When you are designing a new home you must meet insulation regulations and U-values but, if you are able to build to a higher standard, you will improve the running costs of your home. Once you have identified the key areas of heat loss, there are many products available for both new and old properties to improve heat loss.
A wide range of airtightness products are available which prevent air leakage. Designing these into your build will greatly reduce heat loss at main leakage points in your house, which include joints, gaps and cracks in the construction, cracks around door and window openings and gaps where services enter the building, such as downlights in loft areas and pipes in external walls.
Where pipes and cables penetrate the property these can be sealed with pipe grommets to ensure air tightness. Special tapes are available to seal around windows.
As well as purchasing the best insulation for your property, it is just as important to make sure it is installed correctly to make sure it is as effective as it can be. For example, if you lay storage boards over insulation in your loft, it will become compressed and won't trap heat as well.
Ensure you do have adequate insulation in your loft. Check current regulations for new builds to ensure yours is up to scratch. You should also check that it hasn't been compressed by storage.
Consider insulating your loft hatch as well as your loft. A compression seal or foam strip around the perimeter of your loft hatch will stop draughts and if you want to insulate your loft hatch yourself, glue a plastic bag to the top of the hatch and fill it with insulating wool. You can also save yourself some time and effort by buying a ready-made insulated hatch.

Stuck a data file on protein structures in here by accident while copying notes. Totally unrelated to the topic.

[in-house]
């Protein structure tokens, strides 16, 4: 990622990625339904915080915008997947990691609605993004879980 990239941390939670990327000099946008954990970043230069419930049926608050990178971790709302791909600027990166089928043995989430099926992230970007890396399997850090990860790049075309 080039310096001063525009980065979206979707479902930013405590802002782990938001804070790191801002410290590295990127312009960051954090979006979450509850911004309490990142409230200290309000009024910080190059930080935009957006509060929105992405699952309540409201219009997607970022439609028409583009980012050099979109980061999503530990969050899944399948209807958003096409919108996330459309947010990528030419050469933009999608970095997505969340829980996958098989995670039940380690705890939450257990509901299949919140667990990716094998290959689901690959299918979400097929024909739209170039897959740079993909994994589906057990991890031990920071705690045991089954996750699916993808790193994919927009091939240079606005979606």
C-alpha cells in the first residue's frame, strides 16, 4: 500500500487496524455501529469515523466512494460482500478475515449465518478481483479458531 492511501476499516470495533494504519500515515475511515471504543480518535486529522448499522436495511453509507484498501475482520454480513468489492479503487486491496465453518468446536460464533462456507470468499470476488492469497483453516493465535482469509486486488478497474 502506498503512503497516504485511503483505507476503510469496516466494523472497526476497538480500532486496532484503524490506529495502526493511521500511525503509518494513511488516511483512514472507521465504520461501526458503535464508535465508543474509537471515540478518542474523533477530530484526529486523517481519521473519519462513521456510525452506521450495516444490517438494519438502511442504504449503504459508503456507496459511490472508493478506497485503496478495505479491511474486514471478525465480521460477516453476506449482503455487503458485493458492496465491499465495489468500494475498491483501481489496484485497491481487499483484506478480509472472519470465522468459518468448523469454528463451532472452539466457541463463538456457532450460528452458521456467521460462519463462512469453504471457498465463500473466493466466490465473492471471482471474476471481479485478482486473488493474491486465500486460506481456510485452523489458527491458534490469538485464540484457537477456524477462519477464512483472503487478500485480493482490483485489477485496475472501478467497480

A considerable amount of heat can be lost through a chimney. Chimney balloons stop warm air going up your chimney, draughts coming back down and will even stop dust, debris, rain and birds coming down the chimney and into your room.
Draught-proofing your doors and windows is one of the cheapest ways to prevent heat loss. Remember that you can lose heat through letterboxes and keyholes but brushes, flaps and metal discs can be bought to cover these.
Gaps and skirting boards can be filled with flexible fillers to insulate them. You need to use a flexible product as skirtings and floorboards expand and contract as they heat and cool.
As well as making your home airtight you should also ensure that there is adequate ventilation. In new homes it is quite common to install a heat recovery or mechanical ventilation system. In older homes you will probably find that there is enough natural ventilation but ventilation systems can be installed as a retrofit.
If you need more technical advice and information, talk to one of our expert staff members in store or call us on 023 8038 5385.